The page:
If this post has you convinced that winter weather really isn’t so bad, do us all a favor and do a little snow dance at this very instant. Shake your rump and hope for a dump (of snow)! With this blog, for the remainder of winter, I’ll report on the current snowpack and we’ll know the collective effect of our snow dances. If you were reading in hopes of more information on Cascadia Conservation District’s native plant sale, don’t worry, next week we’ll look at quaking aspen, mock orange and serviceberry. If you can’t wait until next week, check out our website.

Friday, December 5, 2014

2015 Native Plant Sale

The Cascadia Conservation District’s 2015 native plant sale is underway! Using native plants when landscaping can be quite aesthetically pleasing, attract wildlife and is low maintenance. Because the plants we sell have evolved in this area, our climate suites them well and the local fauna depends on them. We have 14 species for sale this year and I’d like to use this post to highlight a few. If you’d like to browse our entire selection, make an order or find more information please visit our website.

Western White Pine (Pinus monticola)
This is the first time we've offered the western white pine (Pinus monticola). It is a conifer that is characterized by its open, narrow crown with up-raised, or vertical, branches near the top and horizontal branches lower down. The lower half of the bole is free of limbs. Western white pines do well in a wide range of soils and elevations. It is categorized as moderate in shade tolerance and can be an early seral species after fire or logging.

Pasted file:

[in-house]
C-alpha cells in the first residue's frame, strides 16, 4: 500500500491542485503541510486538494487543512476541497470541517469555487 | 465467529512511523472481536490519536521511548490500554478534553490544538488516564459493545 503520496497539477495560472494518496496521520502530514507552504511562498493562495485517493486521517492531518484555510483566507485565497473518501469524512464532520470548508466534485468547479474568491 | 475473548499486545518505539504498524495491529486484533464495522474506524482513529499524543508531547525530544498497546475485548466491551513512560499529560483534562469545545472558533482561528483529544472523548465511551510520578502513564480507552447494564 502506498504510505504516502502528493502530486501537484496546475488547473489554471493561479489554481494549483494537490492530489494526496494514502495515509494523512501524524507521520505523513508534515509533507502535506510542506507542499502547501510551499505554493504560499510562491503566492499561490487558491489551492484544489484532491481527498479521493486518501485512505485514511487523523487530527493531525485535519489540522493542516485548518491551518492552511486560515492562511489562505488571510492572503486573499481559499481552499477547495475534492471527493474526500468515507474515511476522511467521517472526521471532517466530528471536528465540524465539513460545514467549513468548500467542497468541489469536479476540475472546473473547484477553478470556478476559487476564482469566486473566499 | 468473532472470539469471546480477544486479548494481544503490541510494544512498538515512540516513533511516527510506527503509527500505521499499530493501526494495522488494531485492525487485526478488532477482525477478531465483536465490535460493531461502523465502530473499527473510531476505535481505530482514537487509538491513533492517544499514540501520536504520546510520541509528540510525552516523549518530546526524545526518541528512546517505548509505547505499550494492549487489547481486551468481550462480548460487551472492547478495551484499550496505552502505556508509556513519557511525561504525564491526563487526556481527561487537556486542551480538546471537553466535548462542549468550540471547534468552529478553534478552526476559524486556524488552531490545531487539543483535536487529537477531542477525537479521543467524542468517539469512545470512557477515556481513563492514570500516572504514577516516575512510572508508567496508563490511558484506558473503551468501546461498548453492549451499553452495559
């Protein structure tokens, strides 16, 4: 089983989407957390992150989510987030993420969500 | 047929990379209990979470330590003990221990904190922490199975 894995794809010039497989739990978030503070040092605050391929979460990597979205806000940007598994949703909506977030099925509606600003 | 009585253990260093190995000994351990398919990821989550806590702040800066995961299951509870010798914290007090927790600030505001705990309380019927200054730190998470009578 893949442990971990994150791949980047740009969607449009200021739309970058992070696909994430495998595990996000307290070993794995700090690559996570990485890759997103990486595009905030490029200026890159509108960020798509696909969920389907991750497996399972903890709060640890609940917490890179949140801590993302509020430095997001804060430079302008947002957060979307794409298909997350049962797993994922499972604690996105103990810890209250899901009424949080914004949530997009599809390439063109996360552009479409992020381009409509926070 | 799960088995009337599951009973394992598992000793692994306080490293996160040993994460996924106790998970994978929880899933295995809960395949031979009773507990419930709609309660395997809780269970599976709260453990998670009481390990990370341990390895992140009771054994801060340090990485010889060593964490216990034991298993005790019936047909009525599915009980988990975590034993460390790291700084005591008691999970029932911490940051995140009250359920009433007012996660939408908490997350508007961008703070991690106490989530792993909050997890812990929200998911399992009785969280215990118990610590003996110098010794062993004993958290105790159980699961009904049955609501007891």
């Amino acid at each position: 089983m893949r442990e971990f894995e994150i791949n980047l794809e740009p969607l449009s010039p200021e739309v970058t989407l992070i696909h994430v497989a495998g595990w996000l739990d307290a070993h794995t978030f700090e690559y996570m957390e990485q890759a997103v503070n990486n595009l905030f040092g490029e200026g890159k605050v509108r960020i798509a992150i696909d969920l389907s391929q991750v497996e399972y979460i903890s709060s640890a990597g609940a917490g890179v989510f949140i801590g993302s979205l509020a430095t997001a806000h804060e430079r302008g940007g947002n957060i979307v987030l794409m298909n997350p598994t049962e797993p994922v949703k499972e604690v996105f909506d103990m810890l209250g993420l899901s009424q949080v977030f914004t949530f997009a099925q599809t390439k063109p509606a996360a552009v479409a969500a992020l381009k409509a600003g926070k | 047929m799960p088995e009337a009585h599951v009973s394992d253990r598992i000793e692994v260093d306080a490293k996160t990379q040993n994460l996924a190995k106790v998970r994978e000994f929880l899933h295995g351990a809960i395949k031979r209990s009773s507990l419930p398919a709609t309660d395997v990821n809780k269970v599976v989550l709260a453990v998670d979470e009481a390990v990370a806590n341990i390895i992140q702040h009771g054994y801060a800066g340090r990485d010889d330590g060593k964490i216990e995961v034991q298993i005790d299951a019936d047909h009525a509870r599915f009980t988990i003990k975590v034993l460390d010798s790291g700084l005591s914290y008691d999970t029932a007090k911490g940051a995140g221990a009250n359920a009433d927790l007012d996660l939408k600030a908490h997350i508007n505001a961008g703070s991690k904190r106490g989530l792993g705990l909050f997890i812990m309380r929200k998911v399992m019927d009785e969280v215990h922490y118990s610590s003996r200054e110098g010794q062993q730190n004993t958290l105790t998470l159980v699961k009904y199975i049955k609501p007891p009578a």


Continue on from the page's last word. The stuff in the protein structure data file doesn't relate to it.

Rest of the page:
The western white pine has an interesting history. Historically it was a prevalent species in Montana, Idaho, Washington and Oregon and was important in the timber industry. In Idaho today, a combination of factors have reduced it to about 7 percent of its historical norm. The most damaging of those factors is blister rust, which is a disease that can kill swathes of trees at a time. Over time, some western white pines showed more resistance to the disease than others and were selected as breeding stock. All western white pines sold in our plant sale are grown from blister rust resistant seed.

Red stem ceanothus (Populous sanguineus)
Red stem ceanothus (Populous sanguineus) is another plant we didn't offer last year. This shrub grows 3-6 feet tall and about 6 feet wide. The new growth has attractive red bark and produces masses of sweetly scented white flowers. Red stem ceanothus is well suited for our area as it does well with abundant sun exposure and dry, open sites.  If you’re looking to increase winter food sources for animals, the red stem ceanothus is worth considering. Its seeds, which persist through winter, provide an excellent food source for over-wintering birds and deer like the leaves and stems.      
Kinnikinnick (Arctostaphylos uva-ursi) is a groundcover native to both coasts of North America. It is an evergreen with white to pinkish, urn shaped flowers and leaves that turn reddish purple in the winter. Its bright red berries persist through fall and winter and will attract birds. Kinnikinnick does quite well in our region, and is often found growing in dense clusters. It will grow just about anywhere, but is especially well suited to dry areas with plenty of sun exposure. Low maintenance, attractive to birds and drought tolerant, this is sure to be one of this year’s most popular species.
Kinnikinnick (Arctostaphylos uva-ursi)
Our complete list of available plants can be found on our website. Stay tuned- next time we'll take a look at quaking aspen, mock orange and serviceberry.